The Tokyo Motor Show, a biannual event that showcases the latest advancements from Japan’s top automotive, motorcycle, and truck brands is now known as the Japan Mobility Show. The event, organized by the Japan Automobile Manufacturers Association, Inc. (JAMA), has opened its doors to even more industries and companies to serve as a unique venue for collaboration. It also reflects the changing direction of many of the car companies, starting from just automobiles or motorcycles, and now expanding to personal mobility and assistance devices.
Not surprisingly, this year’s inaugural Japan Mobility Show isn’t just about the latest cars and future concepts, but also future forms of mobility in general, whether in the form of personal mobility devices, to the more fantastical personal aerial mobility drones that some brands have even begun to envision.
It shows brands established in the automotive of motorcycles fields, such as Toyota, Honda, Kawasaki, or Yamaha exploring tangent solutions like drones, assistance robots, or personal recreation.
Toyota, for example, presented its new Land-Hopper and space mobility concepts. The Land Hopper is a symmetrical three-wheeled electric mobility concept that can be ridden on rugged terrain but can still be folded into a form the size of a suitcase.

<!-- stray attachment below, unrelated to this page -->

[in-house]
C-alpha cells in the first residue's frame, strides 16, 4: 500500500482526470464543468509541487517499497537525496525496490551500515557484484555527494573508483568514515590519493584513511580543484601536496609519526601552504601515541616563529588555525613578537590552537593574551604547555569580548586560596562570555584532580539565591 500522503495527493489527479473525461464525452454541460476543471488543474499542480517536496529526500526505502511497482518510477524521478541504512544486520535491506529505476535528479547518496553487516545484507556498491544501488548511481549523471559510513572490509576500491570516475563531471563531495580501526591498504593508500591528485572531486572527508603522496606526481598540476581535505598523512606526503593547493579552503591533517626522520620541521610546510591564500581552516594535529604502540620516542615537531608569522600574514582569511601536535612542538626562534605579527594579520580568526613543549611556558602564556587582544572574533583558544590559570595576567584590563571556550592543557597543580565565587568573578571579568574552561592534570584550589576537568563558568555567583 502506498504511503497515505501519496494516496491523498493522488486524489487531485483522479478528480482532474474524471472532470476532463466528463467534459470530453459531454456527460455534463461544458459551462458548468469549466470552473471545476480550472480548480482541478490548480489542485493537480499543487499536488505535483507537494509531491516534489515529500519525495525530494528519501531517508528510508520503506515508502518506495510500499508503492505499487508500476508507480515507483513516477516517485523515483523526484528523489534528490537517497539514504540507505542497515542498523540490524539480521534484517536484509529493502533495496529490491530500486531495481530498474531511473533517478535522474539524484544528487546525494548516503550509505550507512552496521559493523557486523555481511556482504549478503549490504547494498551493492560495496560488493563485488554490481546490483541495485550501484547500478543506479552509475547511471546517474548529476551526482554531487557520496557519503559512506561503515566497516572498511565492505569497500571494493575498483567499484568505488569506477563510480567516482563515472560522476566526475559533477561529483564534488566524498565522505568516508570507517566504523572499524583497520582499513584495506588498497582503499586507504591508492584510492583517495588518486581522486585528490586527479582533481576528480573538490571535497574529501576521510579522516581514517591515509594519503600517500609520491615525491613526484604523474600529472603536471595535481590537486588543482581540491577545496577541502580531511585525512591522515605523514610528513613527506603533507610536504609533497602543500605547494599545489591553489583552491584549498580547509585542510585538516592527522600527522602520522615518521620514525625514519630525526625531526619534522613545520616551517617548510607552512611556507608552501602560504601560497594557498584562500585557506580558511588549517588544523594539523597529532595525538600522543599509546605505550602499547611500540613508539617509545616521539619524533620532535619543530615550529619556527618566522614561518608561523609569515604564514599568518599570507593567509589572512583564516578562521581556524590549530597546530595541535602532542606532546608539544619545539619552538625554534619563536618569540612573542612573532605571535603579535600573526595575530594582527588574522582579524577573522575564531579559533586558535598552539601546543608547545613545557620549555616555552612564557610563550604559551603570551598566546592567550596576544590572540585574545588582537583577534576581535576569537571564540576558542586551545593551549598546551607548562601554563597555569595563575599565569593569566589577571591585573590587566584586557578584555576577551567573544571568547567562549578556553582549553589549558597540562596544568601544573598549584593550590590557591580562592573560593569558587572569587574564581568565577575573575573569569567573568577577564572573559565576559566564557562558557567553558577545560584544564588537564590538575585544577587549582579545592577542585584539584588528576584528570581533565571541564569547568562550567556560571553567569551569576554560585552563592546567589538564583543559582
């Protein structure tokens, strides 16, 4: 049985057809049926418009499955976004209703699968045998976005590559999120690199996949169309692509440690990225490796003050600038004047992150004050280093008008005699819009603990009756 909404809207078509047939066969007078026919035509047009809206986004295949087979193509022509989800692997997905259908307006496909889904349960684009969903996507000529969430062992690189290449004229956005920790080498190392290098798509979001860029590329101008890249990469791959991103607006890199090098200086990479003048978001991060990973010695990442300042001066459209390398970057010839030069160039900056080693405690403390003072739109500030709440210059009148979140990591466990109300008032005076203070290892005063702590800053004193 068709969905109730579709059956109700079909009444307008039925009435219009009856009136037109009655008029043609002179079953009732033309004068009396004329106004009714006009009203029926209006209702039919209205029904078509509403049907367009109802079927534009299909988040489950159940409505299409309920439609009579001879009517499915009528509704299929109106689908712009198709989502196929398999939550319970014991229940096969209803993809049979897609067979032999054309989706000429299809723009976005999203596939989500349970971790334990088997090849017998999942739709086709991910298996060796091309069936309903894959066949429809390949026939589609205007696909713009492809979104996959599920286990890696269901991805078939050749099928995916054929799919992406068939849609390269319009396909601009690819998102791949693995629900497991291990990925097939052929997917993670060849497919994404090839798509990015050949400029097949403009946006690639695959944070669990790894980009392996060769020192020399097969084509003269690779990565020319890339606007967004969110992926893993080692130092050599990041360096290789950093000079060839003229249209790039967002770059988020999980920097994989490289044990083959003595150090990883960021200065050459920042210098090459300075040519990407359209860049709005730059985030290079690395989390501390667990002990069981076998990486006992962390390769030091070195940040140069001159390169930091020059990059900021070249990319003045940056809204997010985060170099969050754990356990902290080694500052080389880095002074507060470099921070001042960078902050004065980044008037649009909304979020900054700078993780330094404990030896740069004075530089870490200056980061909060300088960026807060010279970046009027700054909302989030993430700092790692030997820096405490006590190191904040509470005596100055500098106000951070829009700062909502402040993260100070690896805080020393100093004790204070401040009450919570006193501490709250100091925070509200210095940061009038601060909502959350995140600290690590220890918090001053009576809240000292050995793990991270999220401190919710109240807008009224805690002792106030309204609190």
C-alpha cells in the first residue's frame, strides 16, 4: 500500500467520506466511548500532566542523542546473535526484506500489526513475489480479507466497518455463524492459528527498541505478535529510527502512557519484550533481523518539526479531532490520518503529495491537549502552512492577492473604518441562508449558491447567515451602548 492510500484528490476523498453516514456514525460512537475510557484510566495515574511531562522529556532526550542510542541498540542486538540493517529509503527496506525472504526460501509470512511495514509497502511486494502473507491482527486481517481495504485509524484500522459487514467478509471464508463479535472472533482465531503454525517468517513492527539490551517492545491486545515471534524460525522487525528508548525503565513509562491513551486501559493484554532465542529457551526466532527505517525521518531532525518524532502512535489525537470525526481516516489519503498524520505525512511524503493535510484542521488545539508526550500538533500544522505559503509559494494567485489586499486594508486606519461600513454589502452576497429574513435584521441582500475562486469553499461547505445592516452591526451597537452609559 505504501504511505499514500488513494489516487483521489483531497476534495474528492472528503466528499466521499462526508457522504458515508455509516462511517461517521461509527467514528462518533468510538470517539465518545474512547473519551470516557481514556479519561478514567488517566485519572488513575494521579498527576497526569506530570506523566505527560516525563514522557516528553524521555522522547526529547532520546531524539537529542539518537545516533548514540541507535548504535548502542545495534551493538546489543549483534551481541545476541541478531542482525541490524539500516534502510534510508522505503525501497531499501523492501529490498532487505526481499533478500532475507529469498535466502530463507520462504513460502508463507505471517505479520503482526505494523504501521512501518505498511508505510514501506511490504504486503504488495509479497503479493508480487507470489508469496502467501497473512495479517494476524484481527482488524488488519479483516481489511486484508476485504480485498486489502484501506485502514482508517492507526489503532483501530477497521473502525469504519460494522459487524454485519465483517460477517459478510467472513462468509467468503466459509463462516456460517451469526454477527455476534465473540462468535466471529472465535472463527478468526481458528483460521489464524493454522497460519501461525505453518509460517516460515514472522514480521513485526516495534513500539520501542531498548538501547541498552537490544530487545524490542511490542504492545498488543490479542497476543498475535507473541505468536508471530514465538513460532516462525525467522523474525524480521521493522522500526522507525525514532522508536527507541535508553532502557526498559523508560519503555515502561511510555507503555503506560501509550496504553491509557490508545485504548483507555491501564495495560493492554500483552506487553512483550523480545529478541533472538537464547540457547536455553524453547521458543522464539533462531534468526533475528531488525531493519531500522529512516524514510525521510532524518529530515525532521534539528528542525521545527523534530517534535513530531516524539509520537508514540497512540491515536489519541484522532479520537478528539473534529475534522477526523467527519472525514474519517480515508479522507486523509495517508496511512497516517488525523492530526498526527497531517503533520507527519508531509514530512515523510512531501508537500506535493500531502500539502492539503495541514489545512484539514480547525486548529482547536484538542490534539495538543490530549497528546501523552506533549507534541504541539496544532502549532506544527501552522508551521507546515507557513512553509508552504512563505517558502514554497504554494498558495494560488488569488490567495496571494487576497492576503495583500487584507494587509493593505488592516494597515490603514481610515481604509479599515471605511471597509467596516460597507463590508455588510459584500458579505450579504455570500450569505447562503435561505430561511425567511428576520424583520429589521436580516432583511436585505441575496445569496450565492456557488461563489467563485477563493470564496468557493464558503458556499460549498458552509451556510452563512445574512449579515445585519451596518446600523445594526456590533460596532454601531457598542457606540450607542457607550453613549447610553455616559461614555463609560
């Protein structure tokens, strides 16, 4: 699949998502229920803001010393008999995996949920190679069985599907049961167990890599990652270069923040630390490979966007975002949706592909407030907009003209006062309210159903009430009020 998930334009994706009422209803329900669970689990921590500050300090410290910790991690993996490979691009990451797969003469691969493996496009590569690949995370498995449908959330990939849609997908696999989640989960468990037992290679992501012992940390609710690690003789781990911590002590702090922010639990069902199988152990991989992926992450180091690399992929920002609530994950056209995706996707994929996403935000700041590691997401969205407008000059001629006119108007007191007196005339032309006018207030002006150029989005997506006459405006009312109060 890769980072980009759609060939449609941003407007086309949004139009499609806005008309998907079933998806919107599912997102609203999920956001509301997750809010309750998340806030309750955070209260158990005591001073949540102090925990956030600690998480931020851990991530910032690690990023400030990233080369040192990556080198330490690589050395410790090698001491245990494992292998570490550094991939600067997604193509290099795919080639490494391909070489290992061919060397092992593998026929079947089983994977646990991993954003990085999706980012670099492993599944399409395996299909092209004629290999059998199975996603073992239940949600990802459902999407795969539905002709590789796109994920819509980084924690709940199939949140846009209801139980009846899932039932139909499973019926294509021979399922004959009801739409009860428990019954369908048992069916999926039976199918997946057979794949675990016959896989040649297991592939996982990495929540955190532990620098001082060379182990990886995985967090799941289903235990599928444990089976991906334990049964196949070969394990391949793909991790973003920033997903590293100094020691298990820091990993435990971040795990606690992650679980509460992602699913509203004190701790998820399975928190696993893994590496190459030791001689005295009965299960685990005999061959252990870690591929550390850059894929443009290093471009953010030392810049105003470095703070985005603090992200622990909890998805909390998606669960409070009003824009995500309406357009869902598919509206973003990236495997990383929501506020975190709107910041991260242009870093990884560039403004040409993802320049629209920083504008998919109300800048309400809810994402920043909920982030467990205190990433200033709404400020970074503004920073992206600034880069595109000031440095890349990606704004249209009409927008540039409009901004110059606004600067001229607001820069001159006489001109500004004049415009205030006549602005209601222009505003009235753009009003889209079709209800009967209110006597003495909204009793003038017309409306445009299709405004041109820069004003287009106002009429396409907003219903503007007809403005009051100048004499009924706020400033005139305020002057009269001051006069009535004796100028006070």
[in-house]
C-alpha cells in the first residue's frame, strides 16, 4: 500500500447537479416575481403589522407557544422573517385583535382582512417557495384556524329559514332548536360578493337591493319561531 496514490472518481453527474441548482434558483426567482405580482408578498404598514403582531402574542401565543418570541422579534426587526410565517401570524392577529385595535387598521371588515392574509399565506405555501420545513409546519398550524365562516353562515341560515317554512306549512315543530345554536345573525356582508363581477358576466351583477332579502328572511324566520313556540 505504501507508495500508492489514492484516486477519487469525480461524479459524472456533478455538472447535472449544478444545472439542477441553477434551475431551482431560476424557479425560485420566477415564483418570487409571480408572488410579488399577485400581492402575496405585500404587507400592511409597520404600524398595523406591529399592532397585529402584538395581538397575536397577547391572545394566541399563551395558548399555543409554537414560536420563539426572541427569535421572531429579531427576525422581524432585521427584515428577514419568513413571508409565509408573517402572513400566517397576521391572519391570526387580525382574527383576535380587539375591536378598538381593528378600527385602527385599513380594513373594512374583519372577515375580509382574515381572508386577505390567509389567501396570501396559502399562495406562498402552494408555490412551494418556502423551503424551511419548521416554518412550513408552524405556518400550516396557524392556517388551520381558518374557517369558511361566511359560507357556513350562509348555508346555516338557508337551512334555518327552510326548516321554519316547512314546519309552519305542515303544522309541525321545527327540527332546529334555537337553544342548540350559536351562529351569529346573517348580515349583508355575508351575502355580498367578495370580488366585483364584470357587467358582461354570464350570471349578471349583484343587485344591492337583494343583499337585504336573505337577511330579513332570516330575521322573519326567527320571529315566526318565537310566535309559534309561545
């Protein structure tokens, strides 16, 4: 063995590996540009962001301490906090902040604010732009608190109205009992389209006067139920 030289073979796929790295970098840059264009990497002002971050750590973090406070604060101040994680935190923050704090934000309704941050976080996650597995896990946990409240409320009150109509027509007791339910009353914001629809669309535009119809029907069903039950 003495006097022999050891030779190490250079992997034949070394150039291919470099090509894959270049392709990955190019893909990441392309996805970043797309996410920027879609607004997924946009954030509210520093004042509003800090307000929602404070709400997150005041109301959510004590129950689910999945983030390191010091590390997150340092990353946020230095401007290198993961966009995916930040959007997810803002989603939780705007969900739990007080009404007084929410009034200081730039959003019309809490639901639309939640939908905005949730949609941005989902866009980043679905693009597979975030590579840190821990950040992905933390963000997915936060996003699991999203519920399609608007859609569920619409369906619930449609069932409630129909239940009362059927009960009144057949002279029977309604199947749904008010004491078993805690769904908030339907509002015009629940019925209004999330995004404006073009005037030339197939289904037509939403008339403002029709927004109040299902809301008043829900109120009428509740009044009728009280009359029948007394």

The Space Mobility Concept, by contrast, is Toyota’s vision of a future moon buggy, using components designed to operate in such extreme environments as other planets or moons.
Lexus presented a concept that allows its customers to explore nature at its most rugged in the form of the ROV Concept. This rugged side by side all-terrain vehicle is powered by a hydrogen engine. In developing the ROV, the goal was to offer a distinctive driving experience not possible with its regular passenger cars.
Honda, best known for passenger vehicles, is venturing into the commercial sector with its collaboration with Isuzu to develop a fuel-cell powered heavy duty truck. The Isuzu Honda Giga Fuel Cell truck concept is the product, being a heavy duty truck powered by hydrogen fuel cell technology and aimed to be offered to the market by 2027.
That’s not Honda’s only collaboration as it is also working with Cruise, and General Motors to create a driverless ride-hailing service with a vehicle that can seat 6 passengers called the Cruise Origin, plan to be operational in Tokyo by 2026.
Kawasaki, better known for their motorcycles, has their Kaleido humanoid robot present, designed to offer lifesaving skills such as rescuing people from disaster zones or lifting heavy objects. The robot was designed to offer assistance during earthquake and typhoon relief efforts in Japan.
These are just a few of the divergent paths that some automotive, motorcycle, and truck brands are beginning to embark on. It only proves that the Tokyo Motor Show’s rebranding to Mobility Show is not only timely but prescient of the possibilities.
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